The imperial threats to cut off credits, loans and markets to both regimes should logically have led to a united front – a tactical alliance – between the Left and the embattled regime, especially in the case of Argentina. In the case of Egypt, secular liberals and leftists should have joined with the Morsi regime to oust the remnants of the brutal Mubarak regime. They should have supported the elected legislature, even while challenging Morsi’s pacts with the IMF, the US, EU and Israel. Instead, secular liberals appear to agree with the regime in its reactionary socio-economic policies. Worse, by joining with the reactionary judges in totally rejecting the referendum vote on the new constitution, the Left missed an opportunity to mobilize and challenge the regime and educate the public about its specific reactionary clauses.
By opposing the progressive democratic process as well as the regime, the Left has opened the door for the Right to return. By forcing incumbent presidents to ‘make a deal’ or compromise with the elite, the left is further isolating themselves. Both Morsi and Fernandez are vulnerable to leftist pressure and, over time, popular and class-based movements could find themselves in a position to pose a real alternative…. if they clearly and honestly reject the authoritarian and imperialist right. By joining in opportunist alliances to score some small victories today, they foreclose any possible role in the near future of forming progressive democratic leftist governments. By burning government offices and destroying the electoral offices of the Muslim Brotherhood, the self-styled ‘democrats’ are creating the basis for the seizure of state power by the military.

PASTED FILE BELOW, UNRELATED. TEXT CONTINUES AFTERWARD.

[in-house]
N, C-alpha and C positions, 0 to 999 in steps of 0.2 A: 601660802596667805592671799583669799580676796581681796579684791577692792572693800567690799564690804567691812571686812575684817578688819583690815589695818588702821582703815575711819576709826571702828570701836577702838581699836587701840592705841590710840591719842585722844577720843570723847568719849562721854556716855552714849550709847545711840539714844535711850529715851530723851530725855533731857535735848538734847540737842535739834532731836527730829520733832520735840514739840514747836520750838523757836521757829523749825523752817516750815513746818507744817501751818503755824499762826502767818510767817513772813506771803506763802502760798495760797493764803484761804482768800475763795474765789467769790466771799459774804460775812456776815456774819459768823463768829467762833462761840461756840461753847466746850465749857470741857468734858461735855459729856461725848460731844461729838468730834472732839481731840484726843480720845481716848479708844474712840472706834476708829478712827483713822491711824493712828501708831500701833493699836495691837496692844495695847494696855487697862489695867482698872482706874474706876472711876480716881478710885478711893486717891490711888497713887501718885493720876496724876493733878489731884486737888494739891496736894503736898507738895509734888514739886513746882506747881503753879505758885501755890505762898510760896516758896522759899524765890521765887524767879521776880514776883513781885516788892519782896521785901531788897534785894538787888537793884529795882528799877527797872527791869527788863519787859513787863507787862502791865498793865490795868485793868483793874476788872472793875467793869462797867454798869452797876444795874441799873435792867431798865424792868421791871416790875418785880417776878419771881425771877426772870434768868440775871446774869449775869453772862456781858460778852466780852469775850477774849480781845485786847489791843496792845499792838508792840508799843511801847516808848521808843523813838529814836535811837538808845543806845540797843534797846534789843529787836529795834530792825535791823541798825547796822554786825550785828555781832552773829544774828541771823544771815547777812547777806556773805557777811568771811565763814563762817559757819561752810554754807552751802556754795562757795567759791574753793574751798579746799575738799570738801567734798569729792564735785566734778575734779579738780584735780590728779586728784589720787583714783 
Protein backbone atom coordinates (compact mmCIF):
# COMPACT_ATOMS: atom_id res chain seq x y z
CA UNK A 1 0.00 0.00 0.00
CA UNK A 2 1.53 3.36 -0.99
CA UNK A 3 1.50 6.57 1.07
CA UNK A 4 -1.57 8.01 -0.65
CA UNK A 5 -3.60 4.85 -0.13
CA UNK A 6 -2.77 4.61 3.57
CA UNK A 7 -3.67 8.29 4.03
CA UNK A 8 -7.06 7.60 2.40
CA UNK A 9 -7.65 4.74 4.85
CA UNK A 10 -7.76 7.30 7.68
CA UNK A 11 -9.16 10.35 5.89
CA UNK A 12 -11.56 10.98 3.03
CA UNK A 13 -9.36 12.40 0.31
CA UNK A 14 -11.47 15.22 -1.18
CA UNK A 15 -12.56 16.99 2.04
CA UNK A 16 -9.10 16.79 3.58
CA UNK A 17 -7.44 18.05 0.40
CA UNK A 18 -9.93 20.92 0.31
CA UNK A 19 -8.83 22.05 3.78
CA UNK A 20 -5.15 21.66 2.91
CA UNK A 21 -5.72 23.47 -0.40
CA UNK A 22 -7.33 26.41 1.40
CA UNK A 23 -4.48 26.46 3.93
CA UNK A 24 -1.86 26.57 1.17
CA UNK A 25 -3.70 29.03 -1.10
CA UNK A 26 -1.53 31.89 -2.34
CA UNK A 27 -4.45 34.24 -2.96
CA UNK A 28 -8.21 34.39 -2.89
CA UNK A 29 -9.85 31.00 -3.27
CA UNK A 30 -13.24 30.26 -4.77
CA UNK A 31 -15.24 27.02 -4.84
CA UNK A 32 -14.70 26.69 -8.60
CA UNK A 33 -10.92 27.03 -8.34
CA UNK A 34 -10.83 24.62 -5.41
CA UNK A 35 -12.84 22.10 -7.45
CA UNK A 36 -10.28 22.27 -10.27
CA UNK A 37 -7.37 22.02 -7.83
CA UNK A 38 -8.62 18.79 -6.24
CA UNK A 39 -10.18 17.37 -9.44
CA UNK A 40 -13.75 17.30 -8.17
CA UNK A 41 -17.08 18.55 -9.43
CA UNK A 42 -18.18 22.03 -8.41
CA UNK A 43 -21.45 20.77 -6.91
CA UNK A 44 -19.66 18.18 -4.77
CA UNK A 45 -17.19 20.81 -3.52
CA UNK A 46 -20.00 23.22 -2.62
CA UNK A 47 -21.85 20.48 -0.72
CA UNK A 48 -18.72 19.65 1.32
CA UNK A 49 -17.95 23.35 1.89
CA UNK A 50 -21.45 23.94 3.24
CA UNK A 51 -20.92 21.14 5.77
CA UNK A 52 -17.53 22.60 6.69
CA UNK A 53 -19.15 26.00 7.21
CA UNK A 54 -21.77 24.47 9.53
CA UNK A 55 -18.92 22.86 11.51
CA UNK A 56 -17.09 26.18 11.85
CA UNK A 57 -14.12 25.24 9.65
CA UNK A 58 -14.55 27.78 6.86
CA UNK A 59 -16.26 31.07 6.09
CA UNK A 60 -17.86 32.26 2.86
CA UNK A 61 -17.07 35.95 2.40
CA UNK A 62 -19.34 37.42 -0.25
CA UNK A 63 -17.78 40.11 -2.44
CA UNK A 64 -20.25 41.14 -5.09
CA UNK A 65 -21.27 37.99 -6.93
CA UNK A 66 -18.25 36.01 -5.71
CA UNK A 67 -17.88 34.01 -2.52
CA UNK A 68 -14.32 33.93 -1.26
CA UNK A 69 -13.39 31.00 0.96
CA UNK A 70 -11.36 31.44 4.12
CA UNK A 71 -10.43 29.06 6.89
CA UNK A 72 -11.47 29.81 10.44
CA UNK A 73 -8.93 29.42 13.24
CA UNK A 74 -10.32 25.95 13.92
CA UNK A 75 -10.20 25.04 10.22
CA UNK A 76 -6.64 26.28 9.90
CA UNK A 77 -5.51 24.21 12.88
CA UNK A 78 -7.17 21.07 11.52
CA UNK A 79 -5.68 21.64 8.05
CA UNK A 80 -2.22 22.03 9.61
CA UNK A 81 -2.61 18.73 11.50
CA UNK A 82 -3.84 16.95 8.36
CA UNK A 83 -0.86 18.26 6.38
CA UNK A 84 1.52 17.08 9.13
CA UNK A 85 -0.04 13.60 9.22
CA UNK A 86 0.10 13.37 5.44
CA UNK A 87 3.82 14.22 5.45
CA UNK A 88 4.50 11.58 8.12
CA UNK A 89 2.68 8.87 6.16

[i] In the parliamentary elections the two major Islamist parties polled over 27 million votes (18 million for the Muslim Brotherhood and Morsi), the liberal-left opposition received approximately 7.5 million votes and the Mubarac-era parties got 2 million. The Islamist parties totaled about two-thirds of the electorate, which translated into the same proportion of elected legislators (358 out of 508). The liberal-left parties received slightly over 26% of the vote and the Mubarak parties got about 8%. The anti-Morsi rioters are a clear and decisive minority and their violent assault on the governing regime is, by any measure, an attempt to impose minority rule, denying and marginalizing the nearly 18 million voters who elected the Morsi Government and Muslim Brotherhood-dominated Congress.
[ii] Cristina Fernandez was first elected in October 2007 with 45.3% of the vote, a 22% lead over her nearest rival. In the most recent elections in October 2011, she was re-elected with 54.1% of the vote, a 37.3% margin over her nearest competitor.
James Petras is a Bartle Professor (Emeritus) of Sociology at Binghamton University, New York. He is the author of 64 books published in 29 languages, and over 560 articles in professional journals, including the American Sociological Review, British Journal of Sociology, Social Research, Journal of Contemporary Asia, and Journal of Peasant Studies. He has published over 2000 articles in nonprofessional journals such as the New York Times, the Guardian, the Nation, Christian Science Monitor, Foreign Policy, New Left Review, Partisan Review, Temps Moderne, Le Monde Diplomatique, and his commentary is widely carried on the internet. His most recent books are: The Arab Revolt and the Imperialist Counterattack (Clarity Press 2012) 2nd edition, The Power of Israel in the United States and Rulers and Ruled in the US Empire: Bankers, Zionists and Militants, (acquired for Japanese, German, Italian, Indonesian, Czech and Arabic editions), Zionism, Militarism and the Decline of US Power, Global Depression and Regional Wars: The United States, Latin America and the Middle East, and War Crimes in Gaza and the Zionist Fifth Column in America. He has a long history of commitment to social justice, working in particular with the Brazilian Landless Workers Movement for 11 years. In 1973-76 he was a member of the Bertrand Russell Tribunal on Repression in Latin America. He writes a monthly column for the Mexican newspaper, Le Jornada, and previously, for the Spanish daily, El Mundo. He received his B.A. from Boston University and Ph.D. from the University of California at Berkeley.